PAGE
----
Gabrielle Zevin’s new ode to the noble bookseller, The Storied Life of A.J. Fikry, is chockful of bookish allusions, and will enchant any lover of reading. At the center of this love letter to reading is the crotchety, down-on-his-luck bookstore owner A.J. Fikry, still dealing with the death of his young wife. Enter a surprise package and a perky, quirky book rep…and what comes next is touching, funny nerdbait.
It’s just the latest entry in the fine tradition of Books For Book People. Below, we’ve rounded up some of our other favorites in that fine canon.
Fahrenheit 451, by Ray Bradbury
Bradbury’s most nightmarish story presents the dystopia to end all dystopias and brings a chill to the heart of readers everywhere. Book burner Guy Montag’s struggle gets a boost every Banned Books Month, but it’s a dazzling read for all seasons.
Fangirl, by Rainbow Rowell
Fangirl has the distinction of being the first best-seller written about the great unwashed fanfic masses in a post–Harry Potter world. Reluctant college freshman Cath and her addiction to writing fanfic about the Potter-esque Simon Snow series ground this coming-of-age story for the Tumblr generation—it might hit a little close to home, actually.
The Cemetery of Forgotten Books series, by Carlos Ruiz Zafon
If I were going to invent a subgenre, let’s call it Gothic book noir, this Barcelona-set, twisty-turny, darkly magic series would be the first entry. Even translated from the original Spanish, Zafon’s prose moves on the page like Monet’s paintbrush on a nice spring day. It helps that the action centers on the Sempere & Sons bookshop and, most importantly, the labyrinthine Cemetery of Forgotten Books, which, attention Universal Studios, is a theme park property just waiting for your attention.
The Book Thief, by Markus Zusak
You could read Zusak’s emotional roller coaster of a novel, centered on a young girl and her thieving quest for books in WWII Germany, or you could just punch yourself in the eyes repeatedly to achieve the end result more quickly. Cross-listed under Ugly Cry.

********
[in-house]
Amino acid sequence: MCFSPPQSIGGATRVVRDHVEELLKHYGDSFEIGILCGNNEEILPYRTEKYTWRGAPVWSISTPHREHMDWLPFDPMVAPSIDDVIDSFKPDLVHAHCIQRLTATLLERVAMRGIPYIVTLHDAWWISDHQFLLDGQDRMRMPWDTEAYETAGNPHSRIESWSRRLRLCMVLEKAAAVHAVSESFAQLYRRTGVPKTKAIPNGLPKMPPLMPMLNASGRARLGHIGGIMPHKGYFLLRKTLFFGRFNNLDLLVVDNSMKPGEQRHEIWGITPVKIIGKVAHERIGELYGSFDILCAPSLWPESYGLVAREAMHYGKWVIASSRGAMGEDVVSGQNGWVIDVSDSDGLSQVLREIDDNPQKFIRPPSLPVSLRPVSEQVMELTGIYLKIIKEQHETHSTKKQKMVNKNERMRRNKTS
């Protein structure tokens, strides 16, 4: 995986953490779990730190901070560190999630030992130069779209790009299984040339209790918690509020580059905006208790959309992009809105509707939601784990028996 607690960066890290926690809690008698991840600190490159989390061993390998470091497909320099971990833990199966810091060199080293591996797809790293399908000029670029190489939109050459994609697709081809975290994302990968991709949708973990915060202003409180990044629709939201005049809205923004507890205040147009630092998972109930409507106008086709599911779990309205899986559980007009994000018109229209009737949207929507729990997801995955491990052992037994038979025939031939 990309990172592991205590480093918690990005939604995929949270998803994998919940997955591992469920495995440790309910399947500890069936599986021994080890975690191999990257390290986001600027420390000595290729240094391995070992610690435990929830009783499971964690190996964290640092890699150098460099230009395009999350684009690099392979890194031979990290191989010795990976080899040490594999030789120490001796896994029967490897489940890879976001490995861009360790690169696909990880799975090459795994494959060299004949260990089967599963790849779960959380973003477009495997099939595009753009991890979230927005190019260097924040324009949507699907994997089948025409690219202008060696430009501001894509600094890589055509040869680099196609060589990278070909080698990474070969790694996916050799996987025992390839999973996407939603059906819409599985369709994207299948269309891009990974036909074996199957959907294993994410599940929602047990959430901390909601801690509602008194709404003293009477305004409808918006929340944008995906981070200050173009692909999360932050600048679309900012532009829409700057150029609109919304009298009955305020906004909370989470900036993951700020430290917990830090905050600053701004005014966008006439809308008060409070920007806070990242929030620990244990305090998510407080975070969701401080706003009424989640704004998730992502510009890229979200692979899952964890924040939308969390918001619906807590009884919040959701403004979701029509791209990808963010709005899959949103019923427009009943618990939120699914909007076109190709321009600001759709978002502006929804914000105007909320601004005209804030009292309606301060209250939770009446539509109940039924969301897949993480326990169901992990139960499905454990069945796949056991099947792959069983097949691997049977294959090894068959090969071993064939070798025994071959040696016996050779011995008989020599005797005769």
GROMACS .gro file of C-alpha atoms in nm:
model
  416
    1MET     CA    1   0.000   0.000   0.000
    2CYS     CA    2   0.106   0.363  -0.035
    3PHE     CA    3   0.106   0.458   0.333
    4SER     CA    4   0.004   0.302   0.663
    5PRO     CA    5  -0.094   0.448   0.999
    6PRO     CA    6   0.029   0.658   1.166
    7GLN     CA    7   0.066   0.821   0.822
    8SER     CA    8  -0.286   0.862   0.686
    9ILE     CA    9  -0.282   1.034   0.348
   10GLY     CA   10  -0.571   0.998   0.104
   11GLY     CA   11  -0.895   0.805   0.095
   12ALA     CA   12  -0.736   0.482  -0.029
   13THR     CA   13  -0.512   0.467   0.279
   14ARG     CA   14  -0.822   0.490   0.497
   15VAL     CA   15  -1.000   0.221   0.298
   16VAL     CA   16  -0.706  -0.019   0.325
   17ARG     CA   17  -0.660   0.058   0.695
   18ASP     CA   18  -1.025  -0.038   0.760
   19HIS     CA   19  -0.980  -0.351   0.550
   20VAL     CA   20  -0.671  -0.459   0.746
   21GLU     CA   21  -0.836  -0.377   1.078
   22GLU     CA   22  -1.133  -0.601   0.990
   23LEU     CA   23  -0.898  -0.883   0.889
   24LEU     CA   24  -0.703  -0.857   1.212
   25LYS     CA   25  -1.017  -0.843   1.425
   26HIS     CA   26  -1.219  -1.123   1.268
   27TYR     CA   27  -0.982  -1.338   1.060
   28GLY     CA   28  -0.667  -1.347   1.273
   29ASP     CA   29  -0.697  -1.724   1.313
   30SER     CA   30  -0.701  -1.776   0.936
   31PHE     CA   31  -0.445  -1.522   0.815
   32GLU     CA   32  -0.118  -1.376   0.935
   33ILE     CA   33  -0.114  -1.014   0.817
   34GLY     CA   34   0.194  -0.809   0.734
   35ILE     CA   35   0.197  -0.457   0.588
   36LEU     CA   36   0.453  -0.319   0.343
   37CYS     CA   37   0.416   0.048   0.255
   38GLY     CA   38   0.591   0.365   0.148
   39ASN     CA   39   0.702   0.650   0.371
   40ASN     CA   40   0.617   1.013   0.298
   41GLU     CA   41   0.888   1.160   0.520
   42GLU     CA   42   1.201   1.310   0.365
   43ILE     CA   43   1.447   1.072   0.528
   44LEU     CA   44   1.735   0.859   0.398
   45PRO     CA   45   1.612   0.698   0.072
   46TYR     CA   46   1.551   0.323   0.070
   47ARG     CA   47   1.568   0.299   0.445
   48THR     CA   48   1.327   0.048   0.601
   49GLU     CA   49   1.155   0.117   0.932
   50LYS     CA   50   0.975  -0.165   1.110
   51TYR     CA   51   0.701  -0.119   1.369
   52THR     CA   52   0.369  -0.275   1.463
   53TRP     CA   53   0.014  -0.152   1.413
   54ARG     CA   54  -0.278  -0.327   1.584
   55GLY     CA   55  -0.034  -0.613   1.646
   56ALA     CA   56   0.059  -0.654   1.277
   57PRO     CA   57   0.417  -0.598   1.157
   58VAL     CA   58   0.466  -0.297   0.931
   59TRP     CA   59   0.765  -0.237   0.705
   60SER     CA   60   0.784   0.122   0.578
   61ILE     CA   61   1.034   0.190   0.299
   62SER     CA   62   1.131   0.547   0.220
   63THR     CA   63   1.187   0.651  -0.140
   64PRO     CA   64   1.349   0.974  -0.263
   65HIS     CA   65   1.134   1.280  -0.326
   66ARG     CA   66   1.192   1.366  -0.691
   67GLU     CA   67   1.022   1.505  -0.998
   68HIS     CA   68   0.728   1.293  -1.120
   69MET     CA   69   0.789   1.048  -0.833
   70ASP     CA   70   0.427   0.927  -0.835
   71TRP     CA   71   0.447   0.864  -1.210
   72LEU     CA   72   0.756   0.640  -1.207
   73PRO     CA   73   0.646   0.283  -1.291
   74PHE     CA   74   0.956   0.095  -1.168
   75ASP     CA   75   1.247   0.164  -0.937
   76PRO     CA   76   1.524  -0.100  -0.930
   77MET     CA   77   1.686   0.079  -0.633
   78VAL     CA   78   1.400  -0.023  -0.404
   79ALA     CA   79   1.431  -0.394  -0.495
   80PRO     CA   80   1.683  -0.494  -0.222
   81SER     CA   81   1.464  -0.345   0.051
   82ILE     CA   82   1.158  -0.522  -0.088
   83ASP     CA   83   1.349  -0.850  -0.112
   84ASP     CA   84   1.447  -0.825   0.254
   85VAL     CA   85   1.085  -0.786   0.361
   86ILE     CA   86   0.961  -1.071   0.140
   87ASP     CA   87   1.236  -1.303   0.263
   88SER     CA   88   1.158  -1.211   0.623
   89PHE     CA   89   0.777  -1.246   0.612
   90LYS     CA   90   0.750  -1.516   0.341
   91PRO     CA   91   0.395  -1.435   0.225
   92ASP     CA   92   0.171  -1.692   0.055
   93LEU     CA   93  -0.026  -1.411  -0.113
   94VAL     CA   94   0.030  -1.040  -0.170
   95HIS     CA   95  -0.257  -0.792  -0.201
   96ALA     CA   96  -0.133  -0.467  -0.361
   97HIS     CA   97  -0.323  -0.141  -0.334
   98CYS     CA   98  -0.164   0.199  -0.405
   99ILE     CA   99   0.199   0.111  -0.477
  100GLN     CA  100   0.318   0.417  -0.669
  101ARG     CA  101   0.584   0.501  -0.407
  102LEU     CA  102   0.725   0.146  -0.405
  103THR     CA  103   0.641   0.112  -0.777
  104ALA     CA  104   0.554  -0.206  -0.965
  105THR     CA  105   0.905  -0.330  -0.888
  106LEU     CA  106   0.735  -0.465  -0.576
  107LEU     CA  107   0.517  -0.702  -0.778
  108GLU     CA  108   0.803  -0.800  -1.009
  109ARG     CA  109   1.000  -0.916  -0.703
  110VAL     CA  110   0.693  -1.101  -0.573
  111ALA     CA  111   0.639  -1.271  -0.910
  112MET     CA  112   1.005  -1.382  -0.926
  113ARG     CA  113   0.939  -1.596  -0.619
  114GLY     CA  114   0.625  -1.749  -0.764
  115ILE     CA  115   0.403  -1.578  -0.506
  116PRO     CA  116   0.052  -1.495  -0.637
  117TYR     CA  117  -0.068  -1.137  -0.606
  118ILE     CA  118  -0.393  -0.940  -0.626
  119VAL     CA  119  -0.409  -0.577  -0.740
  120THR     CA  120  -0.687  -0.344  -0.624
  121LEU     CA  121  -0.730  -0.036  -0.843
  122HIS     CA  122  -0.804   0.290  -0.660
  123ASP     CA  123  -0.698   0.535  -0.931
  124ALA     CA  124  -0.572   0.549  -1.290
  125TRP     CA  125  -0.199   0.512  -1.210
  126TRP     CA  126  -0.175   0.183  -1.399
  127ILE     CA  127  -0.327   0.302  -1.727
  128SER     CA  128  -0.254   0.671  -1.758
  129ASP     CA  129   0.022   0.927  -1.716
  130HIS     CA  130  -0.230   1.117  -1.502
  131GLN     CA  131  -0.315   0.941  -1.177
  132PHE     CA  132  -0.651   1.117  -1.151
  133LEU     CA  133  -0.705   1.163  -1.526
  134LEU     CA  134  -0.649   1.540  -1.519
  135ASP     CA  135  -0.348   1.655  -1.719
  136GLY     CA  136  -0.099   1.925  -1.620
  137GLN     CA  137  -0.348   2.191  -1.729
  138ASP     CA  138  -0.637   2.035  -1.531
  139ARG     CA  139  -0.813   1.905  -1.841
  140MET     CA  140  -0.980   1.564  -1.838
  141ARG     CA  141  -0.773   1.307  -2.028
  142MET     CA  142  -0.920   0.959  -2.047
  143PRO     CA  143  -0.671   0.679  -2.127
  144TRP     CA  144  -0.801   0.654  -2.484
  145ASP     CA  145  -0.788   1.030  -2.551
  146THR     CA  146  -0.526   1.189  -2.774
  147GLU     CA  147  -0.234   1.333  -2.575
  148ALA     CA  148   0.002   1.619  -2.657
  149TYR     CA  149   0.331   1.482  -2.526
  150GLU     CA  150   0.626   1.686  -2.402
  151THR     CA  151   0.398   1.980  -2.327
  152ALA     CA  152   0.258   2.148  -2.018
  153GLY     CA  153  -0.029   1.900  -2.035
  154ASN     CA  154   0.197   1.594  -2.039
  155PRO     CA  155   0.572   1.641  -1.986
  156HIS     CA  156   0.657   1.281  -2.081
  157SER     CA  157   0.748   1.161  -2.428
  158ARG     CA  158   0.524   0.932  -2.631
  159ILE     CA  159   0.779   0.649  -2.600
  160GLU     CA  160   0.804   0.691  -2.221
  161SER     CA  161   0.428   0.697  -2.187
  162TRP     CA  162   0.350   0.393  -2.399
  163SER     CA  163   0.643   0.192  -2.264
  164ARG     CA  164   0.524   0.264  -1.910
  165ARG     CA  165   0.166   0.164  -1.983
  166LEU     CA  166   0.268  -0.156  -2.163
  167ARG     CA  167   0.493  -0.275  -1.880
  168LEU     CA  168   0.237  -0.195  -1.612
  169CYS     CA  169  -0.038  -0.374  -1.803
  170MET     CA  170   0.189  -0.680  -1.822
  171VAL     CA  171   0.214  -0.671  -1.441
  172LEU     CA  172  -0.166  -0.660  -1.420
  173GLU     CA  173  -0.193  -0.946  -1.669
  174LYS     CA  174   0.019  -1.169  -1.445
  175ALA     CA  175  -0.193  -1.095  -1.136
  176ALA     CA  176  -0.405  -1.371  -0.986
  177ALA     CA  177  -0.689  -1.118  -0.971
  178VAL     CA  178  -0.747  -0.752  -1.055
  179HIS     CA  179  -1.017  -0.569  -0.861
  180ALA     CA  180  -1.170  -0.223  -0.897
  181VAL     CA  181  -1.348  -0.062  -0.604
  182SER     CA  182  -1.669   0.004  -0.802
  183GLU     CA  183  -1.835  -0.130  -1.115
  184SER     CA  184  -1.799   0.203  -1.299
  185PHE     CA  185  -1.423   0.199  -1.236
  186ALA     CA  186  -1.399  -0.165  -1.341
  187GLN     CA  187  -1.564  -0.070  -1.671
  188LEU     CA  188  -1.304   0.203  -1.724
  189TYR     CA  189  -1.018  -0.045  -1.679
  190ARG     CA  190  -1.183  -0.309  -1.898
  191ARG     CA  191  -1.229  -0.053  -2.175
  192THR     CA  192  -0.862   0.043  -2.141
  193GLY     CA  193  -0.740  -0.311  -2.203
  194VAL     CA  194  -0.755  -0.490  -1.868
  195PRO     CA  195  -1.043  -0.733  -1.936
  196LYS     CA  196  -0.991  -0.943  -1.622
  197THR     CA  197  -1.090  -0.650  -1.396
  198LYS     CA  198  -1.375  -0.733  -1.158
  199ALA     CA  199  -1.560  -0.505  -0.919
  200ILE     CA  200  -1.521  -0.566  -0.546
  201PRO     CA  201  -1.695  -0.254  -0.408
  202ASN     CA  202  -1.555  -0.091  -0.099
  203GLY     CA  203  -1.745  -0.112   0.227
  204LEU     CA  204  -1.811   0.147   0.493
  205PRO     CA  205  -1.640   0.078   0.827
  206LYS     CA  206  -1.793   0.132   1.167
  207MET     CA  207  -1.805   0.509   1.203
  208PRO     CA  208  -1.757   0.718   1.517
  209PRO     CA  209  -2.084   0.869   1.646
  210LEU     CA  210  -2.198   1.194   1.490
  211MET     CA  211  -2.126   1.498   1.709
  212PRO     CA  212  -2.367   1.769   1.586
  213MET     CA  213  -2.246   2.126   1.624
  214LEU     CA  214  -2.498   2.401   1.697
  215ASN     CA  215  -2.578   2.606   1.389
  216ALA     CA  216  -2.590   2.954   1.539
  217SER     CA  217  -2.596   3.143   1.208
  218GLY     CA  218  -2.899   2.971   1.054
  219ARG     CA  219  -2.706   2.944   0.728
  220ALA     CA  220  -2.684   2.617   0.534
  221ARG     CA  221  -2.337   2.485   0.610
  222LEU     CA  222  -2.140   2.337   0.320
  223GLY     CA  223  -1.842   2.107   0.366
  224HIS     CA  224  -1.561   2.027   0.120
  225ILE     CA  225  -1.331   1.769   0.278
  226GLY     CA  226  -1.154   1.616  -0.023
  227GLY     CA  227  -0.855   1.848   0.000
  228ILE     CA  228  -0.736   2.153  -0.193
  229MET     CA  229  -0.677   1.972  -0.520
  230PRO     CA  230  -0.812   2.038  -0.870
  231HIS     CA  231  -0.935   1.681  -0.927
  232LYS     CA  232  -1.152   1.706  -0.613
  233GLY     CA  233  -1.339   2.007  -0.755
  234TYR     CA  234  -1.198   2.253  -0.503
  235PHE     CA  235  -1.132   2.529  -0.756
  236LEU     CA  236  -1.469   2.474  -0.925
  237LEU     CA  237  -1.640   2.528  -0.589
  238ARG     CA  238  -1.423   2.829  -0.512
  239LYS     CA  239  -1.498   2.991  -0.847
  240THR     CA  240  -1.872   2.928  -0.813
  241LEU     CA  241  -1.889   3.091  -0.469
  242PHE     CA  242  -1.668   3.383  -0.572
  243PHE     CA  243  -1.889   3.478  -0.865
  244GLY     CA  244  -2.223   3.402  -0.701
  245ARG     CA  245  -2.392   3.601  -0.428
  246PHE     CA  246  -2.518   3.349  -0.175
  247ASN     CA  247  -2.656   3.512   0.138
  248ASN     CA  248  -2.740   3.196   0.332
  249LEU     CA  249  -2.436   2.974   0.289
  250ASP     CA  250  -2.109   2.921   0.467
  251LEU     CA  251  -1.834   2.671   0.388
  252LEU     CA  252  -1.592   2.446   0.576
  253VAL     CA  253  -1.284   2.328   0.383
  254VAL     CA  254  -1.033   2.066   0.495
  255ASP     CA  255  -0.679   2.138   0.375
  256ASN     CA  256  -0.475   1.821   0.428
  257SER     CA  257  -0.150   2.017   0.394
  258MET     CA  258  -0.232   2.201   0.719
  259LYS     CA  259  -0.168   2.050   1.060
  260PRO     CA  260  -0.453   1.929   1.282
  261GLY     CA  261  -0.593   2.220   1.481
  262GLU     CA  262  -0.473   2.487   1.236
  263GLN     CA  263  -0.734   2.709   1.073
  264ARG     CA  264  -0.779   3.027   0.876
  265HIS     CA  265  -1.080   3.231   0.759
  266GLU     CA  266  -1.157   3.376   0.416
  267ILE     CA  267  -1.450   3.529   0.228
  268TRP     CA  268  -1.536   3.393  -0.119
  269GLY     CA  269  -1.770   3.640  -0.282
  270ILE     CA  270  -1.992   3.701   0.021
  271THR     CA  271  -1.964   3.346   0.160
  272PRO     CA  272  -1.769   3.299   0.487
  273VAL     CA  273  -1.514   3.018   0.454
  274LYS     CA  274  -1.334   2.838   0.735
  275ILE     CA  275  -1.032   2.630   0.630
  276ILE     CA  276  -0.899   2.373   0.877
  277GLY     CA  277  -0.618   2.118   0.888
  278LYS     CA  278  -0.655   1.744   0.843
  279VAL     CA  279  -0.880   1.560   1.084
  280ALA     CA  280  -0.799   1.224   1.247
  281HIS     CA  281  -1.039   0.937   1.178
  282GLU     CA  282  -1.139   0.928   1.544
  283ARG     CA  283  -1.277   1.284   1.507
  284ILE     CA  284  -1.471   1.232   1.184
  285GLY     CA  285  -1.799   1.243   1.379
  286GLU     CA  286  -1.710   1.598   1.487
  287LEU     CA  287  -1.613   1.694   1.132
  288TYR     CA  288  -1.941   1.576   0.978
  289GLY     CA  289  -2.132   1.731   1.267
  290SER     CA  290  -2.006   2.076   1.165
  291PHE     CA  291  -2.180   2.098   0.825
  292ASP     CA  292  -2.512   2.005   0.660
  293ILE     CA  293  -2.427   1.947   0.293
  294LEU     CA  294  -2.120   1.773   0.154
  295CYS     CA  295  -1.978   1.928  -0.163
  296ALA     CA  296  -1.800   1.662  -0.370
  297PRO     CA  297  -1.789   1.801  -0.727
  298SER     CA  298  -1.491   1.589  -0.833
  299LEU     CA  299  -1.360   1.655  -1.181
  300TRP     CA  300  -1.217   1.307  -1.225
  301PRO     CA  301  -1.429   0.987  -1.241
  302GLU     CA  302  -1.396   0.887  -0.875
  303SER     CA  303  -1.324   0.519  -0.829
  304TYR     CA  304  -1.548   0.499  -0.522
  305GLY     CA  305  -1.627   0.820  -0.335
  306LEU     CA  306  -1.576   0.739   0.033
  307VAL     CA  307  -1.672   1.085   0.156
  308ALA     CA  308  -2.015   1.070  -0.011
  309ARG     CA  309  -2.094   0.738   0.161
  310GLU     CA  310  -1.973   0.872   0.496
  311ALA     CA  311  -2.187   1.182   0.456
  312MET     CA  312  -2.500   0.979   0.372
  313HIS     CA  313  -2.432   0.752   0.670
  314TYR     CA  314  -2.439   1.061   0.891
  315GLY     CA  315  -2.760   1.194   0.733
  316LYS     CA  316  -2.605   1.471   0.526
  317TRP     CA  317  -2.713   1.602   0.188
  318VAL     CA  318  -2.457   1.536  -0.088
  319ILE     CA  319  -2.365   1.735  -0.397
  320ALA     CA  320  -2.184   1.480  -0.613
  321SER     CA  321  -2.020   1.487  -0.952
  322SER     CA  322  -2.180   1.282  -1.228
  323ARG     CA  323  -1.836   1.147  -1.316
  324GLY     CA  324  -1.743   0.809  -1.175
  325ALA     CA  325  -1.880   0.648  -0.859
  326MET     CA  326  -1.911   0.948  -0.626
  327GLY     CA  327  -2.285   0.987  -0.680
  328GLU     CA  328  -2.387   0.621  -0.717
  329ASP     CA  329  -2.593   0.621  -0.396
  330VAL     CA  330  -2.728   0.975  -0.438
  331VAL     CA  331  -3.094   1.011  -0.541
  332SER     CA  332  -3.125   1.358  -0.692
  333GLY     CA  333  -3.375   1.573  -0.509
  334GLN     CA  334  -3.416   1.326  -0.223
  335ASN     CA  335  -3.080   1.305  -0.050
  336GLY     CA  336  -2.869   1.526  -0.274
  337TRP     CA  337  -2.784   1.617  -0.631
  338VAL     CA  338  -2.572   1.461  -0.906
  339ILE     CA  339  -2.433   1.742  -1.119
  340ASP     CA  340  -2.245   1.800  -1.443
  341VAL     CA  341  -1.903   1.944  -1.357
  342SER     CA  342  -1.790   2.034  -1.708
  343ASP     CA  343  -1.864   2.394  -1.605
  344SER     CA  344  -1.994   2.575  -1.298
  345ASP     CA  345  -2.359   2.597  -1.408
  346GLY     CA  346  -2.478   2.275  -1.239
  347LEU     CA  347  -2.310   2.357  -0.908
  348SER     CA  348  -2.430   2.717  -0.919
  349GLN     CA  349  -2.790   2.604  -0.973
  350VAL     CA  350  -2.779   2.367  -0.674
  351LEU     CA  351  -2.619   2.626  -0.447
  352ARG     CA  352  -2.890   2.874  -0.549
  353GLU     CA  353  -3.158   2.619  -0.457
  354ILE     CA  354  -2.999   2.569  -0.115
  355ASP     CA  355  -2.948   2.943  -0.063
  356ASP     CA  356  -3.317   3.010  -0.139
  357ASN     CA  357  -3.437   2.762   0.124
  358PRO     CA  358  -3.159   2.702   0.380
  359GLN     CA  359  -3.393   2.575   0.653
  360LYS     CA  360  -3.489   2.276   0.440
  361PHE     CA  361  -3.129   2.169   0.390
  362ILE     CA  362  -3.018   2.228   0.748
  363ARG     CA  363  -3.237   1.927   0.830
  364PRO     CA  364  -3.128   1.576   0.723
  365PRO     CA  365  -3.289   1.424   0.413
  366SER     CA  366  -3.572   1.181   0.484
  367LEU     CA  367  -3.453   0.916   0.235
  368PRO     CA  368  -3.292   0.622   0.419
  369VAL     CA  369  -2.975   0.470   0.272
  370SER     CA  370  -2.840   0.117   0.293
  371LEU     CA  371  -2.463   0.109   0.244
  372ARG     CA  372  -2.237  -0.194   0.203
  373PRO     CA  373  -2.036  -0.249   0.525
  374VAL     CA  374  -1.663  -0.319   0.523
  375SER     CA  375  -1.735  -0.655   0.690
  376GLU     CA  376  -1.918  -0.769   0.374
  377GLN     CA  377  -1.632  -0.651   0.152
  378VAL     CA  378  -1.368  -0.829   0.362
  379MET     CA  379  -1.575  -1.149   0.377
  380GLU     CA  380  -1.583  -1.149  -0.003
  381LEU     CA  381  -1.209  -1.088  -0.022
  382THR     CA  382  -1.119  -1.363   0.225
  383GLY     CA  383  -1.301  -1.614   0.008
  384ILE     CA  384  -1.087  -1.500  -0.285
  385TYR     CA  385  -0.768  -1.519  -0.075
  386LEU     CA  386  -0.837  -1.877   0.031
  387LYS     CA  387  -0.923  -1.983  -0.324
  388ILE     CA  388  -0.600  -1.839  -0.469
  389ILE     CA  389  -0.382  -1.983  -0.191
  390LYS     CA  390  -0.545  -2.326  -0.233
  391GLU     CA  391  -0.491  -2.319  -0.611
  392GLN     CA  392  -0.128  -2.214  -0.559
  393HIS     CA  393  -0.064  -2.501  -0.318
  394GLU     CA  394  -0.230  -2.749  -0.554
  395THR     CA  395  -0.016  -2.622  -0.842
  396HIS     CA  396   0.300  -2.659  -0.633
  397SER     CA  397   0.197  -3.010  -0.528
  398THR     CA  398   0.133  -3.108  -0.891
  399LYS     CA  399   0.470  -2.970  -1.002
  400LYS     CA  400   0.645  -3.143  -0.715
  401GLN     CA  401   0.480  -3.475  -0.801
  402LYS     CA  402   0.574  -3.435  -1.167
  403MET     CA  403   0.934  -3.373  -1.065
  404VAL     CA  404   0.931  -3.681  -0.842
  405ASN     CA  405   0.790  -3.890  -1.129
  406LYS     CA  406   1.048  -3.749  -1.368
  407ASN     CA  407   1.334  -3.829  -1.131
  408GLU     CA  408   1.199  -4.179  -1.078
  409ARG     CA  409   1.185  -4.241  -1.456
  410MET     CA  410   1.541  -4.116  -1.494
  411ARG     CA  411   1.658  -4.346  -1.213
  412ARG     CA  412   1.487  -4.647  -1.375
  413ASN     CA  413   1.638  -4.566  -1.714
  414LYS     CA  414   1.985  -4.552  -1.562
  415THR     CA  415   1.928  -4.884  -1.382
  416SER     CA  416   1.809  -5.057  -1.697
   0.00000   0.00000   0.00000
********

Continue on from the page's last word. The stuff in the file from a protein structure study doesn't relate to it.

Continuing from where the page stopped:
Mr. Penumbra’s 24-Hour Bookstore, by Robin Sloan
It doesn’t take the big Google machine to discover why this fizzy tale of an unusual bookstore is so charming. The magical mystery of books is on bold display, reinforced with every visit by one of Penumbra’s odd customers. Sloan will leave you grinning with nuggets like this: “I’m really starting to think the whole world is just a patchwork quilt of crazy little cults, all with their own secret spaces, their own records, their own rules.”
The Bookman’s Tale, by Charlie Lovett
Widowed booksellers may be one of the more unusual trends in fiction, but there you have it. Peter Byerly is not A.J. Fikry, of course, and he’s got big fish to fry as he goes on a Shakespearean sleuthing spree to prove the veracity of the playwright’s work. He also happens to be on the highway to the danger zone, so gird your loins.
The Magicians series, by Lev Grossman
Fangirl is to Harry Potter as The Magicians is to (a more cynical) Chronicles of Narnia. Quentin Coldwater’s obsession with the magical land of Fillory, which he read about as a child, is something most can relate to. To discover that world is real? Well, that’s just magic.
Allison Hewitt Is Trapped, by Madeleine Roux
So it’s not strictly about books, per se, but Allison Hewitt does answer a very important question for most of us gathered here (because it’s so likely to be applicable): what happens if the zombie outbreak occurs while you’re in a bookstore? You kick butt, that’s what happens.
What’s your favorite book about books?